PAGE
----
Okay, that was me 16 years ago when I would host several Sunday hospitality lunches per year because my husband is on the church council, and that’s what council members (or their wives) do. Yes, I stressed and made the lists, and cleaned the house (or at least the “guest” areas). The lesson I learned after all those years and countless lunches is this: K.I.S.S. – Keep It Simple Sister. No more lists for me. Lunches include something I can make the day before and reheat (Sloppy Joes are always a hit), something store-bought (potato salad or chips), and a super-easy dessert (store-bought brownies with ice-cream sounds good) . Some times it’s just soup and ham and cheese buns with chips and a dessert. I also have a few favorite go-to menus. Do I set the table? Nope. I set the dishes, cutlery, and napkins on the counter, and when someone asks if they can help, I just politely ask them to set the table for me. It makes them feel good to be helpful and included, and saves some extra time for me. I even ask them to set the food out. Have you ever noticed how easier it is for women to bond together when they are working together in the kitchen? Guests, especially women, would rather be in the kitchen doing something than just sitting on the sofa waiting for the meal to be served. One thing my husband and I intentionally do is invite guests that probably don’t know each other. The conversations are always interesting and informative. And I really think that most of guests don’t remember what I served them or what the table looked like. They just remember the conversations and laughter, and new acquaintances they have made. Hugs and K.I.S.S.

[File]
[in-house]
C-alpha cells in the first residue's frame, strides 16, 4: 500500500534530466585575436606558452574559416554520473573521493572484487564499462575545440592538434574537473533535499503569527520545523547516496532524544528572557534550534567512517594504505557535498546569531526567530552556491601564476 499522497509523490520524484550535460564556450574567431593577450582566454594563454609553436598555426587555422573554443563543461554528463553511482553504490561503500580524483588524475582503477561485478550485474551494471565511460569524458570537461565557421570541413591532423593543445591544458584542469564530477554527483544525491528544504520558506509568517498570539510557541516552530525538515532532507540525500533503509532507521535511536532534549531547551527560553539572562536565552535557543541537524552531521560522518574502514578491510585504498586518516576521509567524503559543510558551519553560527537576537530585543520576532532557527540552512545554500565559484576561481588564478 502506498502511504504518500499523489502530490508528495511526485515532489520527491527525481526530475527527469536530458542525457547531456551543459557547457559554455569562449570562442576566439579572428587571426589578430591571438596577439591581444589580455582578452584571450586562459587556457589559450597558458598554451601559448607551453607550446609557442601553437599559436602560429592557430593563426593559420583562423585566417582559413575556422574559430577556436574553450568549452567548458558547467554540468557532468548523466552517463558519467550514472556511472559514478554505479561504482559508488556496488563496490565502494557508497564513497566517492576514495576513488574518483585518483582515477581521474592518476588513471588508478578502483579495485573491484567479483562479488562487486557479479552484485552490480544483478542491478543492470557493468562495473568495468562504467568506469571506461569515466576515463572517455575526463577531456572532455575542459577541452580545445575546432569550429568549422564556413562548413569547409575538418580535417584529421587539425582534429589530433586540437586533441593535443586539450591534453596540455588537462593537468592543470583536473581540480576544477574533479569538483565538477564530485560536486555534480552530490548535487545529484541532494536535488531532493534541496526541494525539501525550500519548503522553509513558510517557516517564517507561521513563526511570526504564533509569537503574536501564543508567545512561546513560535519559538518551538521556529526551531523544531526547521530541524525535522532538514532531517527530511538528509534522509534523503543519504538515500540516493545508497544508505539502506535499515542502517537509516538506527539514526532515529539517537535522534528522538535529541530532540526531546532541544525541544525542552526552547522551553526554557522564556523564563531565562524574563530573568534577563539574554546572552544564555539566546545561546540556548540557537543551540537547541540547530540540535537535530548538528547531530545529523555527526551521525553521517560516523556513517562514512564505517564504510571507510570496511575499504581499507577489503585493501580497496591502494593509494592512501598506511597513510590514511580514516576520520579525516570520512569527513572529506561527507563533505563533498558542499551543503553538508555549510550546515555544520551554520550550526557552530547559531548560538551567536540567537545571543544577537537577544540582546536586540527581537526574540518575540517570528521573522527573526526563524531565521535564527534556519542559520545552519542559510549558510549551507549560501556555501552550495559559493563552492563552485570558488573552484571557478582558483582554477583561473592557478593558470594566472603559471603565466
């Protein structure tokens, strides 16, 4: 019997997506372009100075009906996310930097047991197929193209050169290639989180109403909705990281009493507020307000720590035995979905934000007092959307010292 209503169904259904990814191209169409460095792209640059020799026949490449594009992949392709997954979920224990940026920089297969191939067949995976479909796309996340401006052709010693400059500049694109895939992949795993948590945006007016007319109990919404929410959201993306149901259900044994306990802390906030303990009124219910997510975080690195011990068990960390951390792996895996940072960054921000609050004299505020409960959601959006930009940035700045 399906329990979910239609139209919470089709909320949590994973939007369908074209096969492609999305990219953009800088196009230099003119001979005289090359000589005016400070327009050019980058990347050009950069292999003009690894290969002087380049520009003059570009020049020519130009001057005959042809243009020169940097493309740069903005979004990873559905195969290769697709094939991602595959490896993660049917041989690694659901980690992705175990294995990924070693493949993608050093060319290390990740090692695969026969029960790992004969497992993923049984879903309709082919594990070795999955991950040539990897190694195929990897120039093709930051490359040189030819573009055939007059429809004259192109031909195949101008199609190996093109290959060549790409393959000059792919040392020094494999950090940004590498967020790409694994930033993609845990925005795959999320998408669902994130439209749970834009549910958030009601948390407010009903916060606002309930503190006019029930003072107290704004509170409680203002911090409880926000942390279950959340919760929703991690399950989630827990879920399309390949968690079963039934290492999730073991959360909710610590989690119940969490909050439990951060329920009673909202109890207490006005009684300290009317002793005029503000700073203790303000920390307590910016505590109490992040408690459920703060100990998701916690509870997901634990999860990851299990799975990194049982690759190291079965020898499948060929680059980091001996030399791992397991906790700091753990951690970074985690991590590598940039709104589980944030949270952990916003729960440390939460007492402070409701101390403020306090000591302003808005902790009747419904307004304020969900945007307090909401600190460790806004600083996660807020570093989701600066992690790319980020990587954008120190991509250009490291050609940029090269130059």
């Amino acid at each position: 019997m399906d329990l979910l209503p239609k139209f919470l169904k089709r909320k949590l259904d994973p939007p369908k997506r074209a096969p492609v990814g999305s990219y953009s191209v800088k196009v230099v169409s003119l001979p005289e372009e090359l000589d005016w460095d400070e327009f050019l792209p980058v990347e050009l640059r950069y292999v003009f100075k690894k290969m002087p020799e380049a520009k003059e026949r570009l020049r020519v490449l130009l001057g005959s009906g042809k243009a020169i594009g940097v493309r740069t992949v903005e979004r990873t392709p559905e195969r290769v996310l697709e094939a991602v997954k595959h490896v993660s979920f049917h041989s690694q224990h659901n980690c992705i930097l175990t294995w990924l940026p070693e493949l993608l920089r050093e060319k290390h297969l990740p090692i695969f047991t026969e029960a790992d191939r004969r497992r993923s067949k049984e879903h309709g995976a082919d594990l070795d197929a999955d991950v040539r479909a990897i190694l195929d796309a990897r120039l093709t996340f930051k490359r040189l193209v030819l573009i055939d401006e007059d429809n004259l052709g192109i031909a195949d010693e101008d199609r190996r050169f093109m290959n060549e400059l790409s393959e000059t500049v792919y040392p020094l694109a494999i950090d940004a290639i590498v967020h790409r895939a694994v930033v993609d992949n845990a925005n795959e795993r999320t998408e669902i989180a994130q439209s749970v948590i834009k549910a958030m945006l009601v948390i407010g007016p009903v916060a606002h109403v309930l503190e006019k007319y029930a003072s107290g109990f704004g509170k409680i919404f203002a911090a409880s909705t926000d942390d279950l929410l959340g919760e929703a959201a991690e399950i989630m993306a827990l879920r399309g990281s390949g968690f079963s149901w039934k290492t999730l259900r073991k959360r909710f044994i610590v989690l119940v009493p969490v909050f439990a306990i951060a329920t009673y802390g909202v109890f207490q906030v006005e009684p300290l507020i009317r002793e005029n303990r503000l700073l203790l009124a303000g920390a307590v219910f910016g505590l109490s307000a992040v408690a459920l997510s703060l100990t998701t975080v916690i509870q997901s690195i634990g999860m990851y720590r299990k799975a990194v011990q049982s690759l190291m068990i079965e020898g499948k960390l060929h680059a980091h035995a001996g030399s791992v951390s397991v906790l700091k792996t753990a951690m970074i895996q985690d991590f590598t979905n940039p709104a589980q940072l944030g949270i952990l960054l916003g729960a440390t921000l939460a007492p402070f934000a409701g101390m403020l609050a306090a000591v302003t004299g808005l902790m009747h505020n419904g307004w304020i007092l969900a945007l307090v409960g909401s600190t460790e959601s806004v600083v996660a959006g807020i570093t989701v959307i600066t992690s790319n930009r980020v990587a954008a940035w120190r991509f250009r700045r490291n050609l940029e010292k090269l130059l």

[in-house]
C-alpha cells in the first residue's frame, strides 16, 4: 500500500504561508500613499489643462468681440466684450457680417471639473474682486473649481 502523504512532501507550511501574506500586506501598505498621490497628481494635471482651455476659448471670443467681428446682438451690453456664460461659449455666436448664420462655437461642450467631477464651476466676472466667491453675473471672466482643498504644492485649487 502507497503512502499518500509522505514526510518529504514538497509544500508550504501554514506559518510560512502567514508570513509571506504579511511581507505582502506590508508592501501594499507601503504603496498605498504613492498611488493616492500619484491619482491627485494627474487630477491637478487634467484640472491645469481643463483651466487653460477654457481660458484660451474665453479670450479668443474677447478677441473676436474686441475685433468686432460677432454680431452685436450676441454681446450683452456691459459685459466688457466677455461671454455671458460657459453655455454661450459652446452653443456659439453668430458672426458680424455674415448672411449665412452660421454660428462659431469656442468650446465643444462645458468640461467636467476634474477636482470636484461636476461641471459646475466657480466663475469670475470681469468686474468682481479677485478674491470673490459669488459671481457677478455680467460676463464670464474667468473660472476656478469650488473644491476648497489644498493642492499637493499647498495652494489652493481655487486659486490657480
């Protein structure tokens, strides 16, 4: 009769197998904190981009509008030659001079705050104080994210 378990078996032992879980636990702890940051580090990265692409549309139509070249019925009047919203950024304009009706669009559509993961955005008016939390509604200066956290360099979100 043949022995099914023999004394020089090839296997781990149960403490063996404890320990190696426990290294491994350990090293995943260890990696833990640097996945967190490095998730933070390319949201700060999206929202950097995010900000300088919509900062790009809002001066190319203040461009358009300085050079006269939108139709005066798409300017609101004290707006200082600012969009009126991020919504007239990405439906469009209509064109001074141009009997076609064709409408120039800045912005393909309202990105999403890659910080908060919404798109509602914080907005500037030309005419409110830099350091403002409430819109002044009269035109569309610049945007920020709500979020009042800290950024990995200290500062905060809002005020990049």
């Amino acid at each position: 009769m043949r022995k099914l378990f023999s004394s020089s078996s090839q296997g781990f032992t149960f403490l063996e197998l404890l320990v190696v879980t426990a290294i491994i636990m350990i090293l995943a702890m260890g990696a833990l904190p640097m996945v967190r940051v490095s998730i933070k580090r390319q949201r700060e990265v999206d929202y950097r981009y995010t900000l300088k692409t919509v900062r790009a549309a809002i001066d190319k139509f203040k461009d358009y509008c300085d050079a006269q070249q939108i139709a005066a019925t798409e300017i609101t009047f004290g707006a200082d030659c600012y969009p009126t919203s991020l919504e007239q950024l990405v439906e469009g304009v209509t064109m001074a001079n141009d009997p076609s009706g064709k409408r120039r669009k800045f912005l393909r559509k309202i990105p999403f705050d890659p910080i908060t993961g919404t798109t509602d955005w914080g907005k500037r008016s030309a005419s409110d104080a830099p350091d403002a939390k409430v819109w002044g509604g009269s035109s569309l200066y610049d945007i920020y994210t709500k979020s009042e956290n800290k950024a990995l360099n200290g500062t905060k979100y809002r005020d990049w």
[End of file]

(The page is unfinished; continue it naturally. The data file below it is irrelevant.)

It’s not about the material things you need to have to be a good host, it is the heart of wanting to serve others is what matters the most. People will forget about what your house looks like or what décor you have but they will remember how kind and gracious you are about opening up your home to them. We get so caught up with trying to be the perfect host that we miss the importance of being present and sharing life with those in our presences. We miss out on the simple conversations and the impact to make a difference and be that light for someone who may have just needed simple encouragements at that moment. Small things matters and they make the most change in such a huge way that we never think about. I remember when I was a kid visiting a friend of mine. They invited me over their house for dinner and although it was a very tiny apartment, I felt the love they had for one another through their conversations with me and each other and that made such an impact on me even today. I am reminded that no matter what food I have at the table or where I am, by having meaningful conversations makes me feel like I had been the best host. Thank you for sharing this.
Stephanie J Thompson says
I saw much of myself in your story. That is exactly why I’ve never really gravitated toward waitressing (and I can’t multitask.) Thanks for the encouragement to serve out of our own “fit.”
I loved this. I am in a small group through our class at church. When it is my turn to host our couples, I become so stressed and anxiety-filled because when the ladies arrive at all homes, so much focus is on the home, decor, place settings, flower arrangements, amazing menu, and this is absolutely not my gifting and totally out of my comfort zone. I love this group, and I know this is my issue, not theirs because I am this way with having anyone in my home playing hostess with the mostest. If my focus is having someone over, and we are talking and lifting up the Lord, I’m good. I love making people feel welcomed and that they matter, I am just uncomfortable having so much focus placed on an area of mine I consider a weakness. I am an introvert and seem to attract extroverts who I view as so comfortable in their gifting. Praying in advance for God’s peace and preparing does help. Praying also I stop worrying and focusing on my inadequacies and more on why we are together!